She left the next day, I’ve not seen her since,
and what might have been
to this day makes me wince.
She at the low post, me at point guard,
feeding her bounce passes, nothing too hard.

A spin move, a head fake, a drive to the hoop
or me throwing a lob for her “Alley Oop!”
With all of the picks that I could have set her
I find even now that I can’t forget her.

From “The Girl With the Cullender on Her Head, and Other Wayward Women,” available in print and Kindle format on amazon.com.

The Object of Her Affectation

There once was a girl, and I briefly dated her,
who treated each moment as if it were the-atre.
Ordinary reality was much too quotidian
Whether you were together ante or post meridian.

Each time we’d sit at noon a-munchin’
We didn’t eat lunch–we’d had a luncheon.
I always wondered what possible leverage
she got from calling her drink a beverage.

She was something, all right, quite high falutin’-y,
Your clothes, your manners, all came under scrutiny.
“You’re wearing blue socks?” she’d ask with alarm,
as if that antic hue would do her great harm.
“Or course not, my dear,” you’d reply with assurance,
“They’re black,” she’d back off, but would try your endurance.

She wore tailored outfits for tennis and sailing,
though fashion’s not great for salt water bailing.
You wondered finally what you’d ever seen in her
(this before you’d ever, um, actually been in her)
and then recalled, she batted lashes first at you–
and thus was the woman so well deserved by you.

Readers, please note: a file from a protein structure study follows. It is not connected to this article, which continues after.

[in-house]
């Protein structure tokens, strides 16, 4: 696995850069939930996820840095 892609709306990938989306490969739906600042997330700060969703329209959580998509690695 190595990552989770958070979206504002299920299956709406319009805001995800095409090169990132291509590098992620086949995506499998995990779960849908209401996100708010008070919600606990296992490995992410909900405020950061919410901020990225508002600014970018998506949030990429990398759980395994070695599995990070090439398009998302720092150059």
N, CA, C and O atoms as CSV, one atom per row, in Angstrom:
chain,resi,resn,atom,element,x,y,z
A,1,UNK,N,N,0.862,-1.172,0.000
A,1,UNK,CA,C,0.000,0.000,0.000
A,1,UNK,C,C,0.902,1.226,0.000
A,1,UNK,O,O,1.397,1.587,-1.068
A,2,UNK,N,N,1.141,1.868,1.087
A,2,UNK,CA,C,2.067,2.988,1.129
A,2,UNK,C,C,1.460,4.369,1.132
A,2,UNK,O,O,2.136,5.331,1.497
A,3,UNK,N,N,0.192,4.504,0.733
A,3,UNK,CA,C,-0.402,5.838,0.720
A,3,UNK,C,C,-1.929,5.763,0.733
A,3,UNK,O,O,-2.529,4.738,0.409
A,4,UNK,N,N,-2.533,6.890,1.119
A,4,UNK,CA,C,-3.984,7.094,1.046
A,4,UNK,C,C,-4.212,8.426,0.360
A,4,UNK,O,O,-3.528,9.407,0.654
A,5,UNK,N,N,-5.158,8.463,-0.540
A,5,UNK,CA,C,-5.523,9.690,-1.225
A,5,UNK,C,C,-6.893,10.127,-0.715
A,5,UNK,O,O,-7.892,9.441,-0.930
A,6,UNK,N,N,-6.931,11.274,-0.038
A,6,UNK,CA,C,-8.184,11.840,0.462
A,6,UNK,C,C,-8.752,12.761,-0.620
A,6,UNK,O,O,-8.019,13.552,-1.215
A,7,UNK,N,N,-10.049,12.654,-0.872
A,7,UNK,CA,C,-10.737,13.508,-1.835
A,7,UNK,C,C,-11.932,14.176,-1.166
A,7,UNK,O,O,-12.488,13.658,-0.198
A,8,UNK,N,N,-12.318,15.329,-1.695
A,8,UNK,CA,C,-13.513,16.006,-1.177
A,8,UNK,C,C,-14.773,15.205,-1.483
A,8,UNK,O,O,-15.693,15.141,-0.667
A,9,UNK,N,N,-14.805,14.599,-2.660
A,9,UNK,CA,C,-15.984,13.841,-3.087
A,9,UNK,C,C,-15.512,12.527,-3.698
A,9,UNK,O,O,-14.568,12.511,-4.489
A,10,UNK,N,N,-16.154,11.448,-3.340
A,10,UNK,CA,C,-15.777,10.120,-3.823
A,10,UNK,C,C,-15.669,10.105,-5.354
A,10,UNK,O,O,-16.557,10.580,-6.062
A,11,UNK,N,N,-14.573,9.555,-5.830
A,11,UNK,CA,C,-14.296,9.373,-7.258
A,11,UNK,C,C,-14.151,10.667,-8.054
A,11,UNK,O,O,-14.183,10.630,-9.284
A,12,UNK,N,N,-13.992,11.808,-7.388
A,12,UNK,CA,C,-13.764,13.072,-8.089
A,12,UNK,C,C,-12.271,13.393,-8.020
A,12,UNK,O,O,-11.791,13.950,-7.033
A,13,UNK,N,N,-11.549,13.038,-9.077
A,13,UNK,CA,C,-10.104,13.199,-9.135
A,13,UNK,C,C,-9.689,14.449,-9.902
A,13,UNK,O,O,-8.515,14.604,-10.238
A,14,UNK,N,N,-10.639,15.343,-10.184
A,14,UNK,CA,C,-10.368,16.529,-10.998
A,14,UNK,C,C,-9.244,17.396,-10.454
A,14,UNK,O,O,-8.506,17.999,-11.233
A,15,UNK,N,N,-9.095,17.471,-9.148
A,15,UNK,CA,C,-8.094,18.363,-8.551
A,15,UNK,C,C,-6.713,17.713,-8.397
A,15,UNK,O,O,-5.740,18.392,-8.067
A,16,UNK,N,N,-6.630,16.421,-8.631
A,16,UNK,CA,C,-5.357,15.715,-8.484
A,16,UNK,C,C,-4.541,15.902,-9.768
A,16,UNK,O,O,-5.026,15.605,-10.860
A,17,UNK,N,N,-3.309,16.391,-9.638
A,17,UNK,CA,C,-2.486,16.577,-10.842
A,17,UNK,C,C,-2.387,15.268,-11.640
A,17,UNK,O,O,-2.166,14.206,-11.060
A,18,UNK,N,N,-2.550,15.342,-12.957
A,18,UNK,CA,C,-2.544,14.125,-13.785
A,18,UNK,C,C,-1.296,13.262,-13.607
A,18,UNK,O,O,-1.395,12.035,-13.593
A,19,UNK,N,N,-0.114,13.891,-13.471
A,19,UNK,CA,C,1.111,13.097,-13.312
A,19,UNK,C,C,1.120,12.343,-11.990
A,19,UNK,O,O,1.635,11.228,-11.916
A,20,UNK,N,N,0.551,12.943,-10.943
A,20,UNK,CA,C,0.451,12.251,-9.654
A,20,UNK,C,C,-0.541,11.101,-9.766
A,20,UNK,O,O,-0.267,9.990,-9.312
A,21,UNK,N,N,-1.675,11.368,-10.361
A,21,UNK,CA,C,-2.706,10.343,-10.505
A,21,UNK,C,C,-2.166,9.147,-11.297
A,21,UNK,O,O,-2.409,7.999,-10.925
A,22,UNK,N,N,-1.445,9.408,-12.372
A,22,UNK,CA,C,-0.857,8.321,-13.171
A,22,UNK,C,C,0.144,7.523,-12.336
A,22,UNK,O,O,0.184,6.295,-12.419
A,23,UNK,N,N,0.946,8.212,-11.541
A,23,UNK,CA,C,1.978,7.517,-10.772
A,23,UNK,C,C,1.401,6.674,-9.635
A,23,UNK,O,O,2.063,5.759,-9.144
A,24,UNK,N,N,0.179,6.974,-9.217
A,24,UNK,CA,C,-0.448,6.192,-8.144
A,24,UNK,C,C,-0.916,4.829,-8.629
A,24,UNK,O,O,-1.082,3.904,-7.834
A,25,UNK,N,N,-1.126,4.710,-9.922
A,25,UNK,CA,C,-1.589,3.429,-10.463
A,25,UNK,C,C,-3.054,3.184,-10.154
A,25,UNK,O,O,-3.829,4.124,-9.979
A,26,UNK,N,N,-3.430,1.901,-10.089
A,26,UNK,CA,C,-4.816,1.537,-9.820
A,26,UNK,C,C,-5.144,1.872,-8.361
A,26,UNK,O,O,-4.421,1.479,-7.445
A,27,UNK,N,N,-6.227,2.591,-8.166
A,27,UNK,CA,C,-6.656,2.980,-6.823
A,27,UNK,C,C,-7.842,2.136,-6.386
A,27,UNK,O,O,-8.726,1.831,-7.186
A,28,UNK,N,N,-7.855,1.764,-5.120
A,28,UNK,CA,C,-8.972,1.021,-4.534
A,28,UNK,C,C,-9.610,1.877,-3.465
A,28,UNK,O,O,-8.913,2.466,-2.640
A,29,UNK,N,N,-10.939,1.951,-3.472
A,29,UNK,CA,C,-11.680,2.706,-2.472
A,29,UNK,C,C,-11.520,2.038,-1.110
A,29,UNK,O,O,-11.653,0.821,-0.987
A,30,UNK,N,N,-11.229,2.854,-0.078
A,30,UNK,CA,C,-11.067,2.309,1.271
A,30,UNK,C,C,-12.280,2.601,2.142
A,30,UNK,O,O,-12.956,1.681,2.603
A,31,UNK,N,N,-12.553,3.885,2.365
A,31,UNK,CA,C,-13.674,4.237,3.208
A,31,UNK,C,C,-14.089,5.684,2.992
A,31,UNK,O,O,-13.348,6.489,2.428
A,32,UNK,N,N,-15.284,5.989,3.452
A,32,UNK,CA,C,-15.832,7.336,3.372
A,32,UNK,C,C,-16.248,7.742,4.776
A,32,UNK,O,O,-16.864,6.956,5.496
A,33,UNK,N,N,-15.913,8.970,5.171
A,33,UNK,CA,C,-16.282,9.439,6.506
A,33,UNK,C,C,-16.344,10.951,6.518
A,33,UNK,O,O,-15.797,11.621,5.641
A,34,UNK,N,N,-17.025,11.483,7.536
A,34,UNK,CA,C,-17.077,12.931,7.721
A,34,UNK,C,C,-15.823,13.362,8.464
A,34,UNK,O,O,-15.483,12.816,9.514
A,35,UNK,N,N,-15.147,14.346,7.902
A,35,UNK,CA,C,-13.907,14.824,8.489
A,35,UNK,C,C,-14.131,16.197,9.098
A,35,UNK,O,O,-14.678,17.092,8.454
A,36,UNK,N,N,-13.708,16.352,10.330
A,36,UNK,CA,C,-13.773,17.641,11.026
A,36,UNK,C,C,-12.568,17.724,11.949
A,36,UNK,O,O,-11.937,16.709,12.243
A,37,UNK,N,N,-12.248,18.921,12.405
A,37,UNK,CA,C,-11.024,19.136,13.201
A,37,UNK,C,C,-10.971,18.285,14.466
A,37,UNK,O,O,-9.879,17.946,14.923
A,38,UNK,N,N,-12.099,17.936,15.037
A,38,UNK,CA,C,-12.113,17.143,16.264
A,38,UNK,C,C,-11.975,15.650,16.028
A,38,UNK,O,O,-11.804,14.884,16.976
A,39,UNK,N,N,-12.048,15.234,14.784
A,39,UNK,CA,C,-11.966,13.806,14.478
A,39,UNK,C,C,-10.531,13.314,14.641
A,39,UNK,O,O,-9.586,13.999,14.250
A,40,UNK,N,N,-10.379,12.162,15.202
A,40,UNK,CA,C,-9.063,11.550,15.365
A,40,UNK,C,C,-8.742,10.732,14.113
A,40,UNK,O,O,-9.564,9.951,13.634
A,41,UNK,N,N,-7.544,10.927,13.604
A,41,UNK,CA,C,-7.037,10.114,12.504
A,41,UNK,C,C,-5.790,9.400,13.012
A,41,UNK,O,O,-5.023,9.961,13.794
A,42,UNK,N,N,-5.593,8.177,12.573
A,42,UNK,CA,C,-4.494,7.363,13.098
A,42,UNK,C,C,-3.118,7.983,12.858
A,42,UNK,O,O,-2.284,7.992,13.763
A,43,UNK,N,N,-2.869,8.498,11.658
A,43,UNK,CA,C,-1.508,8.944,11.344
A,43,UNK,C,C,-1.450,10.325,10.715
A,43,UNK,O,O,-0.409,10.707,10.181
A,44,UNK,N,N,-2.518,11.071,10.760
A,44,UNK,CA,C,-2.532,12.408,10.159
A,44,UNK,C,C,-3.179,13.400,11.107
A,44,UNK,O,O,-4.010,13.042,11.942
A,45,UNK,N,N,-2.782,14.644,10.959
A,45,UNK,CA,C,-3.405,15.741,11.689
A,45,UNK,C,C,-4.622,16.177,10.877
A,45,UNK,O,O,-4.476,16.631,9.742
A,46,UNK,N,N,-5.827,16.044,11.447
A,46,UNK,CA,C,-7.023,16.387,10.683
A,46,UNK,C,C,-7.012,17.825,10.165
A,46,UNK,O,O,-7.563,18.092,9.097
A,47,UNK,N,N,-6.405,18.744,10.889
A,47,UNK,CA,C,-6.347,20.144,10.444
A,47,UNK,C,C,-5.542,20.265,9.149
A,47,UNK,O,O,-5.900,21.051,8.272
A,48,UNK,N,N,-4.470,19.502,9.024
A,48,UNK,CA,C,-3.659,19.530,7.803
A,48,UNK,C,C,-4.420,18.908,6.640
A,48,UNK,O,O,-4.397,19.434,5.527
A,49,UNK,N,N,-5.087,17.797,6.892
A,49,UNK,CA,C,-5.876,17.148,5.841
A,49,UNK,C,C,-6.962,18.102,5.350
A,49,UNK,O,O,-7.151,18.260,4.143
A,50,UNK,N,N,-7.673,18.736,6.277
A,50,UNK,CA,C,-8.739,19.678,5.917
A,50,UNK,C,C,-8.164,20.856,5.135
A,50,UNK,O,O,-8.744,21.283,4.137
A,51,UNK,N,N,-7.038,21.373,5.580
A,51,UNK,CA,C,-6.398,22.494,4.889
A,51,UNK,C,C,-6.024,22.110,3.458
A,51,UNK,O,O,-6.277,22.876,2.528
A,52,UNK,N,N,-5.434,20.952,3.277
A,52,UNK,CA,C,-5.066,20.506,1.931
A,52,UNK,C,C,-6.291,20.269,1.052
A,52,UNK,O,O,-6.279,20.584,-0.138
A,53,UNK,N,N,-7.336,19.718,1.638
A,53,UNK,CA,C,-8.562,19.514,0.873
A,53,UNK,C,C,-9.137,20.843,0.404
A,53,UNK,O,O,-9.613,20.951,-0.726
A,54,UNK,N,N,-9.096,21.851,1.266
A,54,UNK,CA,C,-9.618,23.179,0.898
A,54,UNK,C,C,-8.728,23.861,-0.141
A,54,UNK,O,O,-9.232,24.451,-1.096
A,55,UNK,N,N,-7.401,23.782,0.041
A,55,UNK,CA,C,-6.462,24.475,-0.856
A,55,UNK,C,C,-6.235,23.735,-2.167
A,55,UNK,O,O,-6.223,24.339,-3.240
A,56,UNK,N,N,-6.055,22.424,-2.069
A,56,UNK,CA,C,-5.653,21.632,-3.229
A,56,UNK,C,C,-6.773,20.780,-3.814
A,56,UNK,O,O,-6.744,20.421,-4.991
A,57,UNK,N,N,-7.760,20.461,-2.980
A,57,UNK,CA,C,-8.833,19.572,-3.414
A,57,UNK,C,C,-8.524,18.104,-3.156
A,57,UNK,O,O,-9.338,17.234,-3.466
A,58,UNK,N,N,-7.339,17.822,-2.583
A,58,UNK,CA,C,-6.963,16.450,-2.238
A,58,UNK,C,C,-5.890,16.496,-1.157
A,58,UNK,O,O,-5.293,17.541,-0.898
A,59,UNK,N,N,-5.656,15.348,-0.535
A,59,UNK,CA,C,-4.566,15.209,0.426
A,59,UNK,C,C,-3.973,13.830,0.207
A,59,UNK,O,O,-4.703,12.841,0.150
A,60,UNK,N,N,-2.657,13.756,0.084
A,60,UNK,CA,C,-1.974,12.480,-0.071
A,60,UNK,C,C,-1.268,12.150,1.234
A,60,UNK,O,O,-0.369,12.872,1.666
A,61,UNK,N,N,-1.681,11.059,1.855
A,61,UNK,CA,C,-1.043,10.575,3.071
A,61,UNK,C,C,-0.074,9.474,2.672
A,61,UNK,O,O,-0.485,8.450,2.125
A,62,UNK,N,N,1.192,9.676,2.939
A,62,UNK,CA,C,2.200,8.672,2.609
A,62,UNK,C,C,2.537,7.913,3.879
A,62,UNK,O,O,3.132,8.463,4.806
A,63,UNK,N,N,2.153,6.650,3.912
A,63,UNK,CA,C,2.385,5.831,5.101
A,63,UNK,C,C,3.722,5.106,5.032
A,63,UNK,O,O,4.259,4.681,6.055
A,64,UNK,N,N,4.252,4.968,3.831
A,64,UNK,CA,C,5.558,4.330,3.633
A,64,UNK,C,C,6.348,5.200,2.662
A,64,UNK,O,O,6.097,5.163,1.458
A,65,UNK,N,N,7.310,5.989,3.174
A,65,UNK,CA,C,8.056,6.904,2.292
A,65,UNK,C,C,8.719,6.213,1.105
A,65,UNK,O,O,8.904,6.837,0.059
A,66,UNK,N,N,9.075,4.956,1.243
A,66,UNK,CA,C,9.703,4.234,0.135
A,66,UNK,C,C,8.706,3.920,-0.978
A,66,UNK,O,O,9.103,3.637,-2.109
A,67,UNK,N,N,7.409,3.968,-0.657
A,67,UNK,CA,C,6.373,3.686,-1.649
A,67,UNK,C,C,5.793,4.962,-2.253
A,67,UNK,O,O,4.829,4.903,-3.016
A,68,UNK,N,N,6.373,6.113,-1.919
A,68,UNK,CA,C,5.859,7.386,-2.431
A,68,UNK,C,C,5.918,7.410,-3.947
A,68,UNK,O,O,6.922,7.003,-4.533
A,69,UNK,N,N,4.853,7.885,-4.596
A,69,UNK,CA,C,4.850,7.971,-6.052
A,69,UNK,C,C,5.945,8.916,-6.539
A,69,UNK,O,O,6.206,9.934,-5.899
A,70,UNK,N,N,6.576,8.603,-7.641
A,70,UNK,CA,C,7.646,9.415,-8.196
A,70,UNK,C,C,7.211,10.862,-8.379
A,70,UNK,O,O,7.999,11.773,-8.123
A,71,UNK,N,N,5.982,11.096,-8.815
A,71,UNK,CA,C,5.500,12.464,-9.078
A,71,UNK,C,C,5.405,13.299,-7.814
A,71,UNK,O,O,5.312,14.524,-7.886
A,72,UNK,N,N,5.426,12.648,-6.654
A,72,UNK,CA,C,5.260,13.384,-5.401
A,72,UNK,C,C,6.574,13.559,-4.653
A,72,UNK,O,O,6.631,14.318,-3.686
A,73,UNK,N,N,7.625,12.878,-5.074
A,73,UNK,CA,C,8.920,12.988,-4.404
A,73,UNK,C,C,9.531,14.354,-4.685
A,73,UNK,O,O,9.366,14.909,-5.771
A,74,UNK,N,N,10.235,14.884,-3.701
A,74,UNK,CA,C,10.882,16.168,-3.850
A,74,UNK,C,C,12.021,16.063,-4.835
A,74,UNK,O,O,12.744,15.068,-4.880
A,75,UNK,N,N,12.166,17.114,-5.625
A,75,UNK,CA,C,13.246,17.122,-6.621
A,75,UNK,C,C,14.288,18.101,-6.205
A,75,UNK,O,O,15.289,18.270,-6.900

She apparently thought highly of your frozen demeanor
Your excessive reserve must have brought out the queen in her.
Your stiff upper lip, among other body parts,
Seemed to her the perfection of the Creator’s arts.

And so, when we parted, when I said we were through,
And she started sobbing, once we were no longer two,
And she asked me “Why?” and I gave her the news,
She squealed “Me stiff? Good Lord—what about you?”

These Are a Few of My Least Favorite Things

Portable crappers, and phat gangsta rappers,
Overdressed lawyers, who think that they’re dapper,
Blonde second wives who are festooned with bling–
These are a few of my least favorite things.

New SUVs that my teenage son crashes,
Posh window treatments with jabots and sashes,
Pant legs that stick ’cause they’ve got static cling–
These are a few of my least favorite things.

When a friend croaks, when my feet stink,
When I’m feeeeling sad . . .
I simply remember my least favorite things
And then I don’t feel so bad.

Cool summer cocktails whose tonic is flattened,
Obnoxious parents with children they’ve fattened,
Hearing your cell phone when you let it ring–
These are a few of my least favorite things.

Visible butt-cracks and sandals with sweat socks,
Income and sales tax, celebrity de-tox,
Middle-aged men who still wear college rings–
These are a few of my least favorite things.

When the pierced tongue, and the nose ring
Become more than fads–
I simply remember my least favorite things
And then I don’t feel so bad.

Non-urgent emails with little red flaggies,
Mice that my cat kills in clear plastic baggies,
Ersatz Gambinos who say “Ba-da-bing”–
These are a few of my least favorite things.

Travel by buses and overstuffed bedding,
In-laws who offer to sing at my wedding,
Being held hostage, all tied up with string–
These are a few of my least favorite things.